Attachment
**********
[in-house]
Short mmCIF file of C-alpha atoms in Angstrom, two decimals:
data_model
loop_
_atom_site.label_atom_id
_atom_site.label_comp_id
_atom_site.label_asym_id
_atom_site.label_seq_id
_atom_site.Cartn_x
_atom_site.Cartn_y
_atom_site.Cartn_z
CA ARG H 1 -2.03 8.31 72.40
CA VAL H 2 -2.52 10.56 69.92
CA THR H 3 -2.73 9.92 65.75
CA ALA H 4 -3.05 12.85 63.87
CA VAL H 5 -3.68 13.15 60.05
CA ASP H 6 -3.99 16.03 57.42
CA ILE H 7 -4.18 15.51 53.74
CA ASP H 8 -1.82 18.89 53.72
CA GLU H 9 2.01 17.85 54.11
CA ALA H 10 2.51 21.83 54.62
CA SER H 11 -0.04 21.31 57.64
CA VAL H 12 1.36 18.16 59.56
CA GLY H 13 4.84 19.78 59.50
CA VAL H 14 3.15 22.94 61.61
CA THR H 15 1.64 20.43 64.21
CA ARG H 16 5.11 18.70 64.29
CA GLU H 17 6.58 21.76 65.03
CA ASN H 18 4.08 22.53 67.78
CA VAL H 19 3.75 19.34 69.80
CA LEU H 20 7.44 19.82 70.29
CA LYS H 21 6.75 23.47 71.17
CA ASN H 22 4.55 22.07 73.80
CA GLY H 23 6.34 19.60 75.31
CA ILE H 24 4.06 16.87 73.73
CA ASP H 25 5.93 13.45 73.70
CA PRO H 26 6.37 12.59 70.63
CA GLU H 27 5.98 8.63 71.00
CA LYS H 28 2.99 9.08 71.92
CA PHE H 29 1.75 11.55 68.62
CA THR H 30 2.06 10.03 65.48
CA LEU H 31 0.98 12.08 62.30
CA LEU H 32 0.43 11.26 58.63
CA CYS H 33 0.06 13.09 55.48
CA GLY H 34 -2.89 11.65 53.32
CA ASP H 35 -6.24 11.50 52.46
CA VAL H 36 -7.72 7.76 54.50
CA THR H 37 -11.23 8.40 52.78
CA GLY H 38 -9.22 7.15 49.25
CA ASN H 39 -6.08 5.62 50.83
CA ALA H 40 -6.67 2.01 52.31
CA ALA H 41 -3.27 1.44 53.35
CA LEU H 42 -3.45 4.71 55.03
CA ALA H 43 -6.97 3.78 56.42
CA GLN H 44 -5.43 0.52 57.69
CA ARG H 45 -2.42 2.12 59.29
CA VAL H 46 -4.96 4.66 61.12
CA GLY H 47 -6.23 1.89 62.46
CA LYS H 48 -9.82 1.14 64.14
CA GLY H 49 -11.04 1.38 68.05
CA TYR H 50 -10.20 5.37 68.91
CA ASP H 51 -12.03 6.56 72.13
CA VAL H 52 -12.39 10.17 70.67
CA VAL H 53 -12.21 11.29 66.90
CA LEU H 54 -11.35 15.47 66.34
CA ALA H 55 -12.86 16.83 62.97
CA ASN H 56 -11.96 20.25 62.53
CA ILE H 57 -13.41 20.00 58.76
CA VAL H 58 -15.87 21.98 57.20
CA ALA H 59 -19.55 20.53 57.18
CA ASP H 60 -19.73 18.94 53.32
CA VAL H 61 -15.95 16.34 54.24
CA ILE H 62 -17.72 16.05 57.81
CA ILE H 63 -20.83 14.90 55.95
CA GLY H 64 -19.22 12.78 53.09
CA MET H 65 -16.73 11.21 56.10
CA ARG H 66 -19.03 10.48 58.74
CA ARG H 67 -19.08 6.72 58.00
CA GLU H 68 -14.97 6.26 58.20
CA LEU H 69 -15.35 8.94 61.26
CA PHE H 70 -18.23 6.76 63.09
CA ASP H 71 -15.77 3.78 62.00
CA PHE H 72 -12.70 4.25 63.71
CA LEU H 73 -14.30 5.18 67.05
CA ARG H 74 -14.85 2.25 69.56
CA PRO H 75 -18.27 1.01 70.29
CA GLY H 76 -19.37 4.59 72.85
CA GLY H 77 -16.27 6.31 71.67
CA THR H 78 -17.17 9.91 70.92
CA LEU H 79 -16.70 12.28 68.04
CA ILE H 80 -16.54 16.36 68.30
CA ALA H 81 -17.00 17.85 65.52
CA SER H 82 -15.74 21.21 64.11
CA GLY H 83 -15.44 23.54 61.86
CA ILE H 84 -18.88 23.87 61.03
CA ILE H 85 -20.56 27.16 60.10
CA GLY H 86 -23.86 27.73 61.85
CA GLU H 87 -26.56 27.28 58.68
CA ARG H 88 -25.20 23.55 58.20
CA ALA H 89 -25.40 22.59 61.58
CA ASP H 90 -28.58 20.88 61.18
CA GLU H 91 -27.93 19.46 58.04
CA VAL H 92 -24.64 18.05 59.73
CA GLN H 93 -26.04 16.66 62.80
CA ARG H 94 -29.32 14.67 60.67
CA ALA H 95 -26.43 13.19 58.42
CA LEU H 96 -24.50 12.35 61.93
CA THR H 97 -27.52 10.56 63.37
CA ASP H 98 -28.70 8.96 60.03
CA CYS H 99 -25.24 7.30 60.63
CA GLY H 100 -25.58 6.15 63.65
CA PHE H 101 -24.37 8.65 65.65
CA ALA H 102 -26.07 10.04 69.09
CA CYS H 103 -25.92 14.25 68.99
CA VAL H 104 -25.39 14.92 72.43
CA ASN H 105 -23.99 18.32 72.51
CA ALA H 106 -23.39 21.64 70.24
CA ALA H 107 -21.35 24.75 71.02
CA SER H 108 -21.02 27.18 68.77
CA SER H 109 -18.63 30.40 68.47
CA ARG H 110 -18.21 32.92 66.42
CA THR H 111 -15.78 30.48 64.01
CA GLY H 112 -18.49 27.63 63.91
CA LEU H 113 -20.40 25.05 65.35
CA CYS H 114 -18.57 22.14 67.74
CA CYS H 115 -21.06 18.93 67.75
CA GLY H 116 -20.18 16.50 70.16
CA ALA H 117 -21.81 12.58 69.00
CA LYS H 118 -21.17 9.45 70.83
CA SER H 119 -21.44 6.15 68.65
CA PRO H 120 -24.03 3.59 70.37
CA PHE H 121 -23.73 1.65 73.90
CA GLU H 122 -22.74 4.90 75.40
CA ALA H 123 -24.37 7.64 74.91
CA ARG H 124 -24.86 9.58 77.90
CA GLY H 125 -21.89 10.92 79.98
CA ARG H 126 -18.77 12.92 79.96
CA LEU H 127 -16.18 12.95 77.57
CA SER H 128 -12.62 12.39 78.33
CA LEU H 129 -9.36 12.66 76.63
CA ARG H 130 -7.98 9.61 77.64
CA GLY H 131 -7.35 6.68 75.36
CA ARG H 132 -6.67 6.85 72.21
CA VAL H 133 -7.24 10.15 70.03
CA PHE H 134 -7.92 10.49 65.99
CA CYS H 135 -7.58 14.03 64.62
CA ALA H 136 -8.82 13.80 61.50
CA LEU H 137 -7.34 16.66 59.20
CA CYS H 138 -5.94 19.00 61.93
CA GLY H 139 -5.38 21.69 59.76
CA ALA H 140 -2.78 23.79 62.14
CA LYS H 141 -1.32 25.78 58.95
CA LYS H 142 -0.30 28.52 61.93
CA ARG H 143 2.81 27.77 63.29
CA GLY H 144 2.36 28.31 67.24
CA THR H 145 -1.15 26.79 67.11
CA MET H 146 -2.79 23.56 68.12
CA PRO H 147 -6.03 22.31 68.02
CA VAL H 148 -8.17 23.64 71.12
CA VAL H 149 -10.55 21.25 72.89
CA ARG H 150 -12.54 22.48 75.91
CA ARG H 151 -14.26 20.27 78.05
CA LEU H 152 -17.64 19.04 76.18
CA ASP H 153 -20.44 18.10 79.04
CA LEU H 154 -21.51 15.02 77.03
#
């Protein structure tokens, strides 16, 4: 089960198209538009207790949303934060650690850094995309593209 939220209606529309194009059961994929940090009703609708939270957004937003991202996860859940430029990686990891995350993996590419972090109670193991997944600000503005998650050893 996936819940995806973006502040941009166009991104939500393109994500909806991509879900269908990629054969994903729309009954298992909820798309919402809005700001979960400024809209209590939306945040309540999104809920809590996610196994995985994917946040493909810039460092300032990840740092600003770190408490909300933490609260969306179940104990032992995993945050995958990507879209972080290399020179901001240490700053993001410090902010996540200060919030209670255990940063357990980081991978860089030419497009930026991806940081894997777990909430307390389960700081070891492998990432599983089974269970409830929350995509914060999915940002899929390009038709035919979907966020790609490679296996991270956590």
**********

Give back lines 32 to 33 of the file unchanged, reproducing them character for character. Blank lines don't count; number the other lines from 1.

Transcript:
CA LYS H 21 6.75 23.47 71.17
CA ASN H 22 4.55 22.07 73.80